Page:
Thursday, December 1, 2016
Philippines' fight against Muslim insurgents is hitting a new and sticky blockade
Talks with Abu Sayyaf as well as the Maute Group, another rebel front inspired by ISIS, would be synced with a military campaign aimed at stopping more attacks like the Maute seizure of a town hall last month, Philippine media reports indicate. Battles with national armed forces to get them out of the town itself killed 11 rebels. If the negotiations worked, they would bring an all new level of security to Mindanao. It’s the country’s breadbasket and a major source of minerals. Stronger security after 45 years of strife would give Mindanao a chance jump ahead economically, easing higher-than-average poverty among its 21 million people.
But the talks probably won’t work. They might not happen at all. For one thing, Abu Sayyaf makes money for itself and a network of locals in the Sulu Sea islands west of Mindanao from kidnapping ransom. The group estimated at 400 people has easily rebuilt after attacks by government troops since it formed in 1991. It has matched Duterte’s stepped-up military campaign with a night market bombing in September and, last month, the kidnapping of two German tourists – one shot to death.
“The Abu Sayyaf Group has clearly not responded to the president’s call for negotiated settlement,” says Jay Batongbacal, associate law professor at the University of the Philippines. “I don’t believe that they will, at least not with any sincerity. For them, this is all business.”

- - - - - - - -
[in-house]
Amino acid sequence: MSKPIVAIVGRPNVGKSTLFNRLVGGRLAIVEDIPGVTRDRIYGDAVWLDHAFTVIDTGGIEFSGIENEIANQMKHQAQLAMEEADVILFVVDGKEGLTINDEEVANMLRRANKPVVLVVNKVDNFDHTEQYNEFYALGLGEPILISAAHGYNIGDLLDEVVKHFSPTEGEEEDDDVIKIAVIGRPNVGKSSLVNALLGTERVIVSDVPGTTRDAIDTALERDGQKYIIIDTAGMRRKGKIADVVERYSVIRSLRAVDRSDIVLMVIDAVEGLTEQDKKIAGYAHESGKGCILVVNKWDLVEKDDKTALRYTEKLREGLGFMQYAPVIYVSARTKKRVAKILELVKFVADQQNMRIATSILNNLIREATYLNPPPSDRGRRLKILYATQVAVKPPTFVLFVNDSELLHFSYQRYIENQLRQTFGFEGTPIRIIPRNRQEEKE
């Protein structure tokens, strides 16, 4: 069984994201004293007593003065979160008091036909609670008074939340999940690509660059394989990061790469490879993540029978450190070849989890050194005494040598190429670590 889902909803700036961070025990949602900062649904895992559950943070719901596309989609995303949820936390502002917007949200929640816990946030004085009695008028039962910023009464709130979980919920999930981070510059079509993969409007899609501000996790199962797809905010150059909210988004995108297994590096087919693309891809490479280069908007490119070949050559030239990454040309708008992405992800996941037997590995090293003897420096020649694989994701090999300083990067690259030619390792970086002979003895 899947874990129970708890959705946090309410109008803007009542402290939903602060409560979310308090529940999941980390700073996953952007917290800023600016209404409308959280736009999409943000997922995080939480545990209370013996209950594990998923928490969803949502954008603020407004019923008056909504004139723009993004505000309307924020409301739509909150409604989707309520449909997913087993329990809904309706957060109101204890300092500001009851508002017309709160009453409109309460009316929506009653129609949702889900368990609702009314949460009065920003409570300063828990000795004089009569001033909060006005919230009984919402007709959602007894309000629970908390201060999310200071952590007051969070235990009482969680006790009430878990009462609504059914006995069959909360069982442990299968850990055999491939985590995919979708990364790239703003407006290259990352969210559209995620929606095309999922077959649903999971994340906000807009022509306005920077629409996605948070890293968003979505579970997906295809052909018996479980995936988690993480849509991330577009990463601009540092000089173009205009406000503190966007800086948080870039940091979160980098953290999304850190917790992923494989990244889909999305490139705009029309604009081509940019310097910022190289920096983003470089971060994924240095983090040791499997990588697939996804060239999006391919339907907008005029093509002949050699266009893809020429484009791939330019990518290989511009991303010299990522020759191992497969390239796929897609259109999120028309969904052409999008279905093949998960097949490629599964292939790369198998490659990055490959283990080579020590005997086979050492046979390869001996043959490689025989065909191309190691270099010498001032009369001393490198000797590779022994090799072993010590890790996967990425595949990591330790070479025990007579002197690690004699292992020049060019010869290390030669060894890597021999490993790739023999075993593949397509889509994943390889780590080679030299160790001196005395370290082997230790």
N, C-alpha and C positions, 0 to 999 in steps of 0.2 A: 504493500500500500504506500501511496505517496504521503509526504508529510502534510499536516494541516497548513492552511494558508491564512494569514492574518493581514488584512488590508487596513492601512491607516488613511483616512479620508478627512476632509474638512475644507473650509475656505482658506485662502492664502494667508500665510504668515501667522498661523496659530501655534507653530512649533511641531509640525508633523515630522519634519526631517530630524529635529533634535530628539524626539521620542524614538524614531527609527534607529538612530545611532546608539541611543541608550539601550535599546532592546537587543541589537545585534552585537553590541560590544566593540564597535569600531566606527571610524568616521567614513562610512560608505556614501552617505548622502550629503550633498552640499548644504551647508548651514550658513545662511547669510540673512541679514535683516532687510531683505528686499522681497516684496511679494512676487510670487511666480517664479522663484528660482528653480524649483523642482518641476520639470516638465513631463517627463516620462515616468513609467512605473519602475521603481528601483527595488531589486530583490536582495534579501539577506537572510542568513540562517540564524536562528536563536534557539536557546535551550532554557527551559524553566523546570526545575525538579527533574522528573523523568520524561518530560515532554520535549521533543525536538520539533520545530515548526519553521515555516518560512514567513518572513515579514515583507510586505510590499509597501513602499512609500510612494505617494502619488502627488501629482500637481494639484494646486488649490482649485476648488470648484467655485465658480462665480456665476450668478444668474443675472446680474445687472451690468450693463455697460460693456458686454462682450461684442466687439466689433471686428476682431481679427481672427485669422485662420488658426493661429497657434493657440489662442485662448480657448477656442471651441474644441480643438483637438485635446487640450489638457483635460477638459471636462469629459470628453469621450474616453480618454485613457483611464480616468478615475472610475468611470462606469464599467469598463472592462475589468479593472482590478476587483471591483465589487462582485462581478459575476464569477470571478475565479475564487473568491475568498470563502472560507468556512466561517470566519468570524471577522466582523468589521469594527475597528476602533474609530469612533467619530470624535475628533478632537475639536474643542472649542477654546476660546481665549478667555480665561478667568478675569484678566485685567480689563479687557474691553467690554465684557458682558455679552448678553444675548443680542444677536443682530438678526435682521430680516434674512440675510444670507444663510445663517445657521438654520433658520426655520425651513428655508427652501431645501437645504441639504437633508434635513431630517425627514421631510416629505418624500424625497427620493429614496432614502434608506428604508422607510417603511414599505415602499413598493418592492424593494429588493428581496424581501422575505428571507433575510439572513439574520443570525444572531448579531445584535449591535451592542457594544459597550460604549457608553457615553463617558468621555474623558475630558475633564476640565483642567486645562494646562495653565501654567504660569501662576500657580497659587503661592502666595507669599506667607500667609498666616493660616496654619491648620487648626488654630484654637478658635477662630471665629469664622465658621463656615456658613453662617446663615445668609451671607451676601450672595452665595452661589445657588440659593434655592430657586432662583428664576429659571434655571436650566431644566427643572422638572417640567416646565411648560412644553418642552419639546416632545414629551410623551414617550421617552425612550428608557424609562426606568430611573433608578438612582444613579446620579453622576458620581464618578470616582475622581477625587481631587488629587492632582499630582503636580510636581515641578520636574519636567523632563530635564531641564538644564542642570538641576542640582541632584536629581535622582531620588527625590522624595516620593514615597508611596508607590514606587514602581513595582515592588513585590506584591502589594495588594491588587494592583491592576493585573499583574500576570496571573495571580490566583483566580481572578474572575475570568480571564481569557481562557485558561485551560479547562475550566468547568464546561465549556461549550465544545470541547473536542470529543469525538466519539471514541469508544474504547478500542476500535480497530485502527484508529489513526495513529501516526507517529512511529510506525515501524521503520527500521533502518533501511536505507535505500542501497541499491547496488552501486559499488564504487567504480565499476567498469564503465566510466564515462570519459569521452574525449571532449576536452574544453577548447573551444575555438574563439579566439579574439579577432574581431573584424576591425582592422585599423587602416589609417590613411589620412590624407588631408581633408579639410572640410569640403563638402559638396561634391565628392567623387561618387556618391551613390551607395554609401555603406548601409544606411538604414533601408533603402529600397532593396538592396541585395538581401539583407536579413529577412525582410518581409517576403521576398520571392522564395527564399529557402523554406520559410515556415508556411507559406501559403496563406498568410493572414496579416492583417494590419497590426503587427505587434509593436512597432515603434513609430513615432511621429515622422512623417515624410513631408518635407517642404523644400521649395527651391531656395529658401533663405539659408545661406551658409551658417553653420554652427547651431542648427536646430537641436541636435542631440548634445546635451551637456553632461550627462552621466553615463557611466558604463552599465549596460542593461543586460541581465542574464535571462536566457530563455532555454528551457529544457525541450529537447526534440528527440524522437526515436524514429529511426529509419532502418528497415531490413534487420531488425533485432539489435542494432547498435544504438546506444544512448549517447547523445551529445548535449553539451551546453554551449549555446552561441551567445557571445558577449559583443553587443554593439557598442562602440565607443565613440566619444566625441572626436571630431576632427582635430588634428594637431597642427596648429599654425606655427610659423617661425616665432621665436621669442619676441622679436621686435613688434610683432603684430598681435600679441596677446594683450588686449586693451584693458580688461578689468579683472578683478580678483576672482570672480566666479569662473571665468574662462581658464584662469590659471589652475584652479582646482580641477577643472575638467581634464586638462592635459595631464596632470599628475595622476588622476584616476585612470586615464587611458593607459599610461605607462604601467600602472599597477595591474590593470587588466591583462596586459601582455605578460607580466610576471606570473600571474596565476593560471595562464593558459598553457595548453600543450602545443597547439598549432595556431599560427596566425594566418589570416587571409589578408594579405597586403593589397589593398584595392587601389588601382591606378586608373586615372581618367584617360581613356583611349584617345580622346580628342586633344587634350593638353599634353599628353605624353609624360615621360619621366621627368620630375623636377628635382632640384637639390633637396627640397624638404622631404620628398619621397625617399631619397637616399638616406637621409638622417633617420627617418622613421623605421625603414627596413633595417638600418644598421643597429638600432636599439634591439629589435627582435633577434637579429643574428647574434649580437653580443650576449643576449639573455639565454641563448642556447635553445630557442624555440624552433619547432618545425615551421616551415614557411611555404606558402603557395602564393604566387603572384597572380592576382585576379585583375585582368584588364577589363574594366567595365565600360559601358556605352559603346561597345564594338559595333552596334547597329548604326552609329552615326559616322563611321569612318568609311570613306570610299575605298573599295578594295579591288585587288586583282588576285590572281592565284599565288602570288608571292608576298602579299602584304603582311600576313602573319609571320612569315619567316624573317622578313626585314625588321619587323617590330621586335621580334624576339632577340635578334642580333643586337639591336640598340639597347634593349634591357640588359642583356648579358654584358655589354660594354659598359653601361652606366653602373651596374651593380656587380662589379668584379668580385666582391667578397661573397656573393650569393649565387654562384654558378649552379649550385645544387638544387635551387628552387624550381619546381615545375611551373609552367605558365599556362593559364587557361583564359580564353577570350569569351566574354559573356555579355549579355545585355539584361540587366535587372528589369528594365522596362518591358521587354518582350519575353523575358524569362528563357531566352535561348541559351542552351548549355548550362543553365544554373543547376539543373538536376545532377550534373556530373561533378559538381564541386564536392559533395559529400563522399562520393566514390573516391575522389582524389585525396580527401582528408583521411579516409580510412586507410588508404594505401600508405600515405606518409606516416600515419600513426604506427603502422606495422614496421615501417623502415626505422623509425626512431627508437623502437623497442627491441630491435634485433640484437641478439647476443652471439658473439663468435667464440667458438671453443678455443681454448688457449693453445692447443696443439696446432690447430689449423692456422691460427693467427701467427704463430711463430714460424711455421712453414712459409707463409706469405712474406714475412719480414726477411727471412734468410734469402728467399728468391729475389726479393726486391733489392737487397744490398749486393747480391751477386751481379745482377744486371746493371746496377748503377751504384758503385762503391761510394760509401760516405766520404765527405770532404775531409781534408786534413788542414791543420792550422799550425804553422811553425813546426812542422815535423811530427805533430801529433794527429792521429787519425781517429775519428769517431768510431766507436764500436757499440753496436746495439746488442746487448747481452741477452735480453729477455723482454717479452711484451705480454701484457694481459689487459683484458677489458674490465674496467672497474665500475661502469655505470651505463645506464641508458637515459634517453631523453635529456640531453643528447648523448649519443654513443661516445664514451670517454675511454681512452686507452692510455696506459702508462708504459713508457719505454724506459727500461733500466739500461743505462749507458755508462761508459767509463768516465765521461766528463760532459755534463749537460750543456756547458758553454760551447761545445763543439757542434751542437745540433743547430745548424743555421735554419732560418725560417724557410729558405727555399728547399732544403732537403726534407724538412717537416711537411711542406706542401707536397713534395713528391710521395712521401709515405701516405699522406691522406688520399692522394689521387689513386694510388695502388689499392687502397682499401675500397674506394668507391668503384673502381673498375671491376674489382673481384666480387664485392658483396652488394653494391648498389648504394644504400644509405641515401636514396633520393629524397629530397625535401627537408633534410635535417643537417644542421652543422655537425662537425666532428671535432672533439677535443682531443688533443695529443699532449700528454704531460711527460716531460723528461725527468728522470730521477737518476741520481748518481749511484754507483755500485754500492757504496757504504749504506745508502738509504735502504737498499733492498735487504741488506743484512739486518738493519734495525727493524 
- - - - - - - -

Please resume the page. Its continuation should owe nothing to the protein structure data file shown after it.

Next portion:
Duterte says talks might ease the desperation of Muslim groups. “The ISIS is really dangerous,” the president told a law school alumni association in Metro Manila on Nov. 26, as quoted by local media. “That is why you have to use your head. Do not drive them to despair because that is precisely what happened in Africa.”
The president may have another motive, which points to the intractable stickiness of the Muslim separatist movement.
Abu Sayyaf has taken refuge on land controlled by another Muslim separatist group, the Moro National Liberation Front. Duterte and a faction of the Front have said they want to hold peace and autonomy-sharing talks in the same spirit that the immediate past president did with yet another Muslim separatist group, the Moro Islamic Liberation Front. Those talks produced an autonomy-sharing deal in 2014. The Moro National Liberation Front’s head, Nur Misuari, resented that deal (he wasn’t dealt a hand).
“Misuari wants to and, I suspect, uses the Abu Sayyaf card,” says Ramon Casiple, executive director of the Philippine advocacy group Institute for Political and Electoral Reform. “If we go by his demands before, he is after a much expanded territory to include Zamboanga City and Palawan,” Casiple says, citing locations typically outside the struggle for Muslim control of land. “He has recently branded Moro Islamic Liberation Front as a traitor for agreeing to the peace agreement with government.”
By Ralph Jennings
Posted by wikisabah at 4:23:00 PM